When you hear of certain events about to transpire, a whole other level of anticipation is sparked. While some shows profess classic lineups, the HIP HOP FEVER 2022 at Lehman College brought back the feel of late ’70s, the infancy of hip hop. At that juncture stacked superstar laden lineups would bring packed houses to venues such as the T Connection, Ecstasy Garage, the PAL (on Webster Avenue) the Hoe Avenue Boys or Harlem World. That feel permeated amongst a few that were milling about awaiting entry, and while there the question of who was gonna shut down the show arose. The consensus of the small congregation went to the home team!

Can’t front, I felt validated as that was how I felt. In the vein of a true Bronxian the showstopper as they always will be hometown heroes SCORPIO and MELE MEL of the Furious Five plus Grandmaster Flash!! While the sentiments may be a little biased, facts are facts. Grandmaster Flash and the Furious were the BAR when there was no BAR. They created and set the standard for a hip hop group as well as EMCEE excellence. Since we had no fanzines or social media, we never got a chance to know and understand the group makeup, so I went to one of the sources to get a proper understanding. Said Mele Mel a few days before the show, “We said it in rhymes, he was so nice with his hands he don’t need no band. He was innovative with his cuts, and he did introduce the Beat Box live. Scorpio was the King of Finesse he was the first emcee to have what we call now SWAG. Me and my brother Kid Creole were the classic rhymers. Rahiem was the up and comer we needed to expand our audience. He had the hunger and was a great emcee. Last he said, ‘Cowboy was the best rapper we had and was the heart and soul of the group. He had the voice the girls loved and was a total crowd controller.’” Melding their talents with hard work made them the standard bearers in the streets and then came the unexpected; rap performances made it to wax. An outlet tailor-made for the group. “We tried to make our shows as entertaining as possible, we had uniforms, dance steps, routines and harmonies in our performances and we were well rehearsed. When we hit the studio, it was like a second home. We were prepared, all we had to do was execute,” he said.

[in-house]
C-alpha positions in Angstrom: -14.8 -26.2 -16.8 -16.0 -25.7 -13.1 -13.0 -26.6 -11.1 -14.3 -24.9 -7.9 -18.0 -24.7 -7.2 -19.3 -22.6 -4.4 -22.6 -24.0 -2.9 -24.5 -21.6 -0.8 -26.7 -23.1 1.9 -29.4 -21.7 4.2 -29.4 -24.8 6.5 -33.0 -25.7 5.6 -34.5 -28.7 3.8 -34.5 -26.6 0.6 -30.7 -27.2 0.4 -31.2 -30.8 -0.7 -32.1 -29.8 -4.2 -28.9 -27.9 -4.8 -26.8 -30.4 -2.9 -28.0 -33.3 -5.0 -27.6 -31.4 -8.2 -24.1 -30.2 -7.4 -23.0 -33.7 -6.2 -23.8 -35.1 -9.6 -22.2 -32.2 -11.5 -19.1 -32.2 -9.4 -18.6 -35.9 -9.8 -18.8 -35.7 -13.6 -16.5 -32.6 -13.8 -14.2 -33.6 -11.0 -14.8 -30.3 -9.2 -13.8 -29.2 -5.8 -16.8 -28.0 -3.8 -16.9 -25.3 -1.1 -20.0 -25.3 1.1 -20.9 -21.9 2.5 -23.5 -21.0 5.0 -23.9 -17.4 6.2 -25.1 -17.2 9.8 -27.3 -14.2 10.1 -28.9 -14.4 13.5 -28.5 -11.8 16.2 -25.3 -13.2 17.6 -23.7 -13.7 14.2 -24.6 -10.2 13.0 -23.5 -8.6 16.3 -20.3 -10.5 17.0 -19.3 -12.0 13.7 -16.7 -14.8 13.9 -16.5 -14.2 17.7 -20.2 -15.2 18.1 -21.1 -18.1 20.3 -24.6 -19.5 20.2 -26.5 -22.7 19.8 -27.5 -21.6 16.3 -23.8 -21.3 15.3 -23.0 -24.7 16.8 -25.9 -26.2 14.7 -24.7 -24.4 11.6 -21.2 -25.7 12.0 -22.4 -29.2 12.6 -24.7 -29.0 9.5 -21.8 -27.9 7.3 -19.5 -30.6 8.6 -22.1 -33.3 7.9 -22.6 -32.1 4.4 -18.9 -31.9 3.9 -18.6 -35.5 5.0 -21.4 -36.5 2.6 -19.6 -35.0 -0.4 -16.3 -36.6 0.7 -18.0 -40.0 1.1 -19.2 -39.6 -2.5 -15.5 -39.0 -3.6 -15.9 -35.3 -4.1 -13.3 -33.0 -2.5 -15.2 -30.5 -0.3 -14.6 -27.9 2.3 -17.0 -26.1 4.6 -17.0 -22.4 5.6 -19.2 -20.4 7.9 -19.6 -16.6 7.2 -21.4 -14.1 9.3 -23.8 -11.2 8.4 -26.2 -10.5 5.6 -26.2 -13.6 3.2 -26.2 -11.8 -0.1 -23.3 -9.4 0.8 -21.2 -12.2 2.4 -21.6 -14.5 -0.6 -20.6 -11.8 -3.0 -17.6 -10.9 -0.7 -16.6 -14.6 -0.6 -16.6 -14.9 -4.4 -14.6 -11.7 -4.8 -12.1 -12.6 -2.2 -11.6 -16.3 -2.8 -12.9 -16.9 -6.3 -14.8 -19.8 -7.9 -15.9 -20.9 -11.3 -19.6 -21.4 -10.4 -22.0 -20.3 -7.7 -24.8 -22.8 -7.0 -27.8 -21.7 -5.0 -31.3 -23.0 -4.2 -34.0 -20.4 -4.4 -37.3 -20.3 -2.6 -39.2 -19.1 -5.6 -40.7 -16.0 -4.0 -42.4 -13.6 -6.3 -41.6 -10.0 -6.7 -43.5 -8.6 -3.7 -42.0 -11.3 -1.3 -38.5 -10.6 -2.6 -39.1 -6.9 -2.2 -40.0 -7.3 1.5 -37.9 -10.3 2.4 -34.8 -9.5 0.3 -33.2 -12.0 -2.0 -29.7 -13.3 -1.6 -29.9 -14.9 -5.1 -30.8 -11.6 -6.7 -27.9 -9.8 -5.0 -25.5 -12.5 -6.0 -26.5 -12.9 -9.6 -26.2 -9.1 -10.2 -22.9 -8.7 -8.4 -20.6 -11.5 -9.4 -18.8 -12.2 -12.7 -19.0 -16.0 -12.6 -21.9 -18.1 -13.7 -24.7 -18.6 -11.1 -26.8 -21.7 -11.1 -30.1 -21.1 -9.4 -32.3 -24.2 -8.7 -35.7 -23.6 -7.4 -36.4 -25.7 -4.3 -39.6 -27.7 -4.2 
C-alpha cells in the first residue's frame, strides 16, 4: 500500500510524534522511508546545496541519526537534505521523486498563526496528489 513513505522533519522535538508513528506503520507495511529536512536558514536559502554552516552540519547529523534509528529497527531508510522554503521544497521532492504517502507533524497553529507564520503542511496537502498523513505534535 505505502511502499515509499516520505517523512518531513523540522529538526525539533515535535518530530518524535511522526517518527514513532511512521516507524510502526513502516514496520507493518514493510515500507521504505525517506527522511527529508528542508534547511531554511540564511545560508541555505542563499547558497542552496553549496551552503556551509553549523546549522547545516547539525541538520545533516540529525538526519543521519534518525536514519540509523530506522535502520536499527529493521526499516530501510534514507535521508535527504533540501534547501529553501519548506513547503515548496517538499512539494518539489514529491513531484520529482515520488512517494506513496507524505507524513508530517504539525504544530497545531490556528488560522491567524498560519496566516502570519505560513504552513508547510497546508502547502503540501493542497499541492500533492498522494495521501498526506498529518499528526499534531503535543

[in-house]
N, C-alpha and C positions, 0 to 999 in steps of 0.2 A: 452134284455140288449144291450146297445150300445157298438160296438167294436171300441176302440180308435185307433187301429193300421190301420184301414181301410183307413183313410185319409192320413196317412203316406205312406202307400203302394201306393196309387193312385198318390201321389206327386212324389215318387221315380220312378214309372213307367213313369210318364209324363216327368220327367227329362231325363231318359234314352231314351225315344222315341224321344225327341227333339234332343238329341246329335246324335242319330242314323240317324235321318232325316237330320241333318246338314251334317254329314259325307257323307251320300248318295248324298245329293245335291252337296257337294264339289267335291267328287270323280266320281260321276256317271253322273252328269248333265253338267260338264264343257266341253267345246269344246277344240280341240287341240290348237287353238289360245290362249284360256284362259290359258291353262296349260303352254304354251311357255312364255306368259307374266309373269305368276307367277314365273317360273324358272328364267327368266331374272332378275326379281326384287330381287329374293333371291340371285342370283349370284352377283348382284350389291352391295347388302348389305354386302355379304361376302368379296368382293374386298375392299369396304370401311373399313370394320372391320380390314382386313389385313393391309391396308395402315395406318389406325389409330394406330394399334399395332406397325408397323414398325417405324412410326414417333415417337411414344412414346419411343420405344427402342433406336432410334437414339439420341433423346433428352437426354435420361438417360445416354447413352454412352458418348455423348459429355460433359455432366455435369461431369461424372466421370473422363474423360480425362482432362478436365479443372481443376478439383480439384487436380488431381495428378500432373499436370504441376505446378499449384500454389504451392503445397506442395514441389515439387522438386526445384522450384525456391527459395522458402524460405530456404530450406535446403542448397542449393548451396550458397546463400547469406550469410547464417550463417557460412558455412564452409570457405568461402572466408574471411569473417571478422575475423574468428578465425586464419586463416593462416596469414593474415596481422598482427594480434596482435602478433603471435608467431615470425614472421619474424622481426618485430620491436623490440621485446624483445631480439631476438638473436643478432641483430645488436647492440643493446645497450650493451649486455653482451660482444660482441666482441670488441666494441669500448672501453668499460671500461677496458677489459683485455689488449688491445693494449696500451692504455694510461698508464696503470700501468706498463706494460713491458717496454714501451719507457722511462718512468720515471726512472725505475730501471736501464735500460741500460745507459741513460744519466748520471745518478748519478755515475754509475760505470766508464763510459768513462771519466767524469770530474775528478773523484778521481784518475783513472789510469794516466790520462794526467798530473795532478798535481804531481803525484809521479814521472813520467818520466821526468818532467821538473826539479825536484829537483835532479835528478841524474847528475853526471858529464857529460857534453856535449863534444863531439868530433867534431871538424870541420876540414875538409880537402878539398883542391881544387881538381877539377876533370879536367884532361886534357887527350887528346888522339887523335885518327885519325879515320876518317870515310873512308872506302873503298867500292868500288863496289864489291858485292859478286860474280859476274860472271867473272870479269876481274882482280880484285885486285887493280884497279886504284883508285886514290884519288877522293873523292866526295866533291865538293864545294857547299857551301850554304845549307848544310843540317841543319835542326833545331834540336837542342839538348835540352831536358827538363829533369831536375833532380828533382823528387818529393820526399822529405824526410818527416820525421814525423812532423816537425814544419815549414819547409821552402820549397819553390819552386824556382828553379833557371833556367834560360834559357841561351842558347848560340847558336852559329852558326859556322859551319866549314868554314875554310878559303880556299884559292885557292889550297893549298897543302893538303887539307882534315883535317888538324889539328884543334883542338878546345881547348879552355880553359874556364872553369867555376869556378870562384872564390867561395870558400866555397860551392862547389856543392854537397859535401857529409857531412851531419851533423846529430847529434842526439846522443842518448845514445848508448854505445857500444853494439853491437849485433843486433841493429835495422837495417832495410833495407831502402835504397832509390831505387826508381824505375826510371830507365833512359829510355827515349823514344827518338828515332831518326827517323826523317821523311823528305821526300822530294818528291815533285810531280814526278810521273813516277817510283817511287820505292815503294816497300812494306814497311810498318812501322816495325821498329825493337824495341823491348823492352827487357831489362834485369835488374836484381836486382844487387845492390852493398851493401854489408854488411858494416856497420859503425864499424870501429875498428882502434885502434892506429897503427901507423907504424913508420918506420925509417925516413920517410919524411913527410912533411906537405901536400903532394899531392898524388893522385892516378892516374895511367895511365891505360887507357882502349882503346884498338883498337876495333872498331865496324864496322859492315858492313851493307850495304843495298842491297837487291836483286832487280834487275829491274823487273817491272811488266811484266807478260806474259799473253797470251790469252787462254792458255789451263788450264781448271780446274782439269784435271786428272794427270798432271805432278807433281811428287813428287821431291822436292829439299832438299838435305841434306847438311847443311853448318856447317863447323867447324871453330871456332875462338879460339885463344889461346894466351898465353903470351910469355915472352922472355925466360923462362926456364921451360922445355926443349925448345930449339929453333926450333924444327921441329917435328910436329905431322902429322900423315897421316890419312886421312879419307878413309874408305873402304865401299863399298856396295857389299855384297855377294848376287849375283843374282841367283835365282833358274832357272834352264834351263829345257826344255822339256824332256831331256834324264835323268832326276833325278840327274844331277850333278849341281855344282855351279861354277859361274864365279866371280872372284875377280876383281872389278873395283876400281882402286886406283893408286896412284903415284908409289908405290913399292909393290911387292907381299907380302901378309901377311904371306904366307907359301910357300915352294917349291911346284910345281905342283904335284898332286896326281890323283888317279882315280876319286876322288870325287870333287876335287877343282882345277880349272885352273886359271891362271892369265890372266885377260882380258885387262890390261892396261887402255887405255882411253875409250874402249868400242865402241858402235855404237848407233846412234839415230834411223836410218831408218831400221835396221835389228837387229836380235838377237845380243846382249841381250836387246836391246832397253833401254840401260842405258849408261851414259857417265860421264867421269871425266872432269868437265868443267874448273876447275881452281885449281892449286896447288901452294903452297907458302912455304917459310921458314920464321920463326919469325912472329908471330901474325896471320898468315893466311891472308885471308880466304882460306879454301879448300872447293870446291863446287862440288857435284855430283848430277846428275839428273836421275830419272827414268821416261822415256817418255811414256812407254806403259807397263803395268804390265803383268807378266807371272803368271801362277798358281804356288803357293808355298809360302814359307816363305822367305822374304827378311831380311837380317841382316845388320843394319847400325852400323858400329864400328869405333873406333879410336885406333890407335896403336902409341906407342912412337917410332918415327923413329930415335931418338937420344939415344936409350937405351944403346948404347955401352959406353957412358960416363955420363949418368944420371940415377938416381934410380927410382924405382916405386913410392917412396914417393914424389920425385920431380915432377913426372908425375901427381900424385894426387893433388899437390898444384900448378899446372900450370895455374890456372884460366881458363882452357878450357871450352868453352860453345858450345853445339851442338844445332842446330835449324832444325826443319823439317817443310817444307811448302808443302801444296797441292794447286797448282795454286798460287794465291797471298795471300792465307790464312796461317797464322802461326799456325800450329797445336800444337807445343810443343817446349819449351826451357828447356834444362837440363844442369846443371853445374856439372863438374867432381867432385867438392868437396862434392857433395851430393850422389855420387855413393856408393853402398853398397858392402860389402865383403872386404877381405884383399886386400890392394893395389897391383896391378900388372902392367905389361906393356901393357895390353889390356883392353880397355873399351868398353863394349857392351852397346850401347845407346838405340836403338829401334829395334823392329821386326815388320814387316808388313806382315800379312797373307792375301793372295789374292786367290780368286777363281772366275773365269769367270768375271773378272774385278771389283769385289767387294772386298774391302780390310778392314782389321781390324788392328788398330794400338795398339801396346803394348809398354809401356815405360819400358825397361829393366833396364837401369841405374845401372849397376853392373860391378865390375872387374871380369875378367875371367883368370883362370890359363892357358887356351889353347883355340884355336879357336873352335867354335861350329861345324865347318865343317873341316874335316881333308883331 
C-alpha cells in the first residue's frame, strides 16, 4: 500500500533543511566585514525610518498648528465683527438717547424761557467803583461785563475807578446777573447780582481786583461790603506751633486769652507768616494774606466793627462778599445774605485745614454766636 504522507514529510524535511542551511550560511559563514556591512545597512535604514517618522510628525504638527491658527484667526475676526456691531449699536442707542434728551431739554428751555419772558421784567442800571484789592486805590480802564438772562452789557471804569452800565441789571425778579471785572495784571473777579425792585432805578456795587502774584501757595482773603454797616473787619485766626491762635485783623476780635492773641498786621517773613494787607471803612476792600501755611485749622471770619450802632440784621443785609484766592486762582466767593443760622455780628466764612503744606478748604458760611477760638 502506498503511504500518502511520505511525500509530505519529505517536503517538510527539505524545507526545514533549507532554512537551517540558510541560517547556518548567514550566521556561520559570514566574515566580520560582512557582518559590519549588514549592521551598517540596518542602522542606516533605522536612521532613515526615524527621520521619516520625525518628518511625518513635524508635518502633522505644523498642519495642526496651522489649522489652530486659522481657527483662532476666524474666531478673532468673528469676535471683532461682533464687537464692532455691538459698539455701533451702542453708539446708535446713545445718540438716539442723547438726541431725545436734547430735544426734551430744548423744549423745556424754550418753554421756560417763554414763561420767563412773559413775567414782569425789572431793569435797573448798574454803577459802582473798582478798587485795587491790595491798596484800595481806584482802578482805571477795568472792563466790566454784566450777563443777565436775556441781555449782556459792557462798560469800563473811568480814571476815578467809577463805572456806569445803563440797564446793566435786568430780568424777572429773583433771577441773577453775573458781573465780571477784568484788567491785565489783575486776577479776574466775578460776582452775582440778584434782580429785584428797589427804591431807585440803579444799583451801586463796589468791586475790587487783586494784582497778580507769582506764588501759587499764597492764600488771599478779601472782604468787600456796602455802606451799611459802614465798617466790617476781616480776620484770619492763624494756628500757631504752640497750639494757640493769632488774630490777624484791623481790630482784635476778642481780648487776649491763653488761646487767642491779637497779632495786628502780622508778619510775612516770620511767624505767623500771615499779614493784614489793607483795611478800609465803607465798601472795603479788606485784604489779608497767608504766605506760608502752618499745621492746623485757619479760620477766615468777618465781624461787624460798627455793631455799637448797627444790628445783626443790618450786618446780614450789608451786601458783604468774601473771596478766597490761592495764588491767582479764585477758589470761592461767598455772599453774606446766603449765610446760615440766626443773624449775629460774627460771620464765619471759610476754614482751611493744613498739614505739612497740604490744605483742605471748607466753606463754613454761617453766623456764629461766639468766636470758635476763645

With all the ingredients in place success was imminent if the right material came along. “The dynamic of the group changed when we became professional recording artists. We were still great emcees, and I started concentrating on actual songs,” Mel shared. For a perspective, if rap was a genre that was embraced since its inception by the industry, every year since 1979 the Furious Five would have been in contention for RAP song/record of the year at every major award show. “Superrappin,” “Freedom,” “Birthday Party,” and “It’s Nasty” showed the separation of what authentic emcees were. In 1982 however the game changed forever with the release of “The Message.” (Wow, that’ll be 40 years this summer)

Ready or not that piece of work placed a level of responsibility that the BEST of the BEST had to aspire to. “That record turned hip hop into a grown man,” Mel emphatically stated. To think, if the group had their druthers, it wouldn’t have been made. Not one of the groups on the label felt the track but Mel was willing to take a chance. While the showmanship was intact the group realized more was needed to make that transition from hood celebrities to superstardom. Enter the producer, Sylvia Robinson, who provided the coaching and guidance. “We had one of the best producers in MUSIC, not just hip hop, MUSIC! She was able to hear things that we didn’t and was able to give us direction because she was winning. Timing is everything and Mrs. Robinson understood that. Nobody thought the record would do anything, but she knew and believed.” He continued, “After the song was recorded it took 72 hours to get the exact mix that she wanted including the time. She wanted it to be 7 minutes and 11 seconds.” The rest was literal history. That was the record that gave Mele Mel international and immortal clientele. So far, the major plaudits are:

“The Message” was No. 5 on VH1’s “100 Greatest Songs of Hip Hop”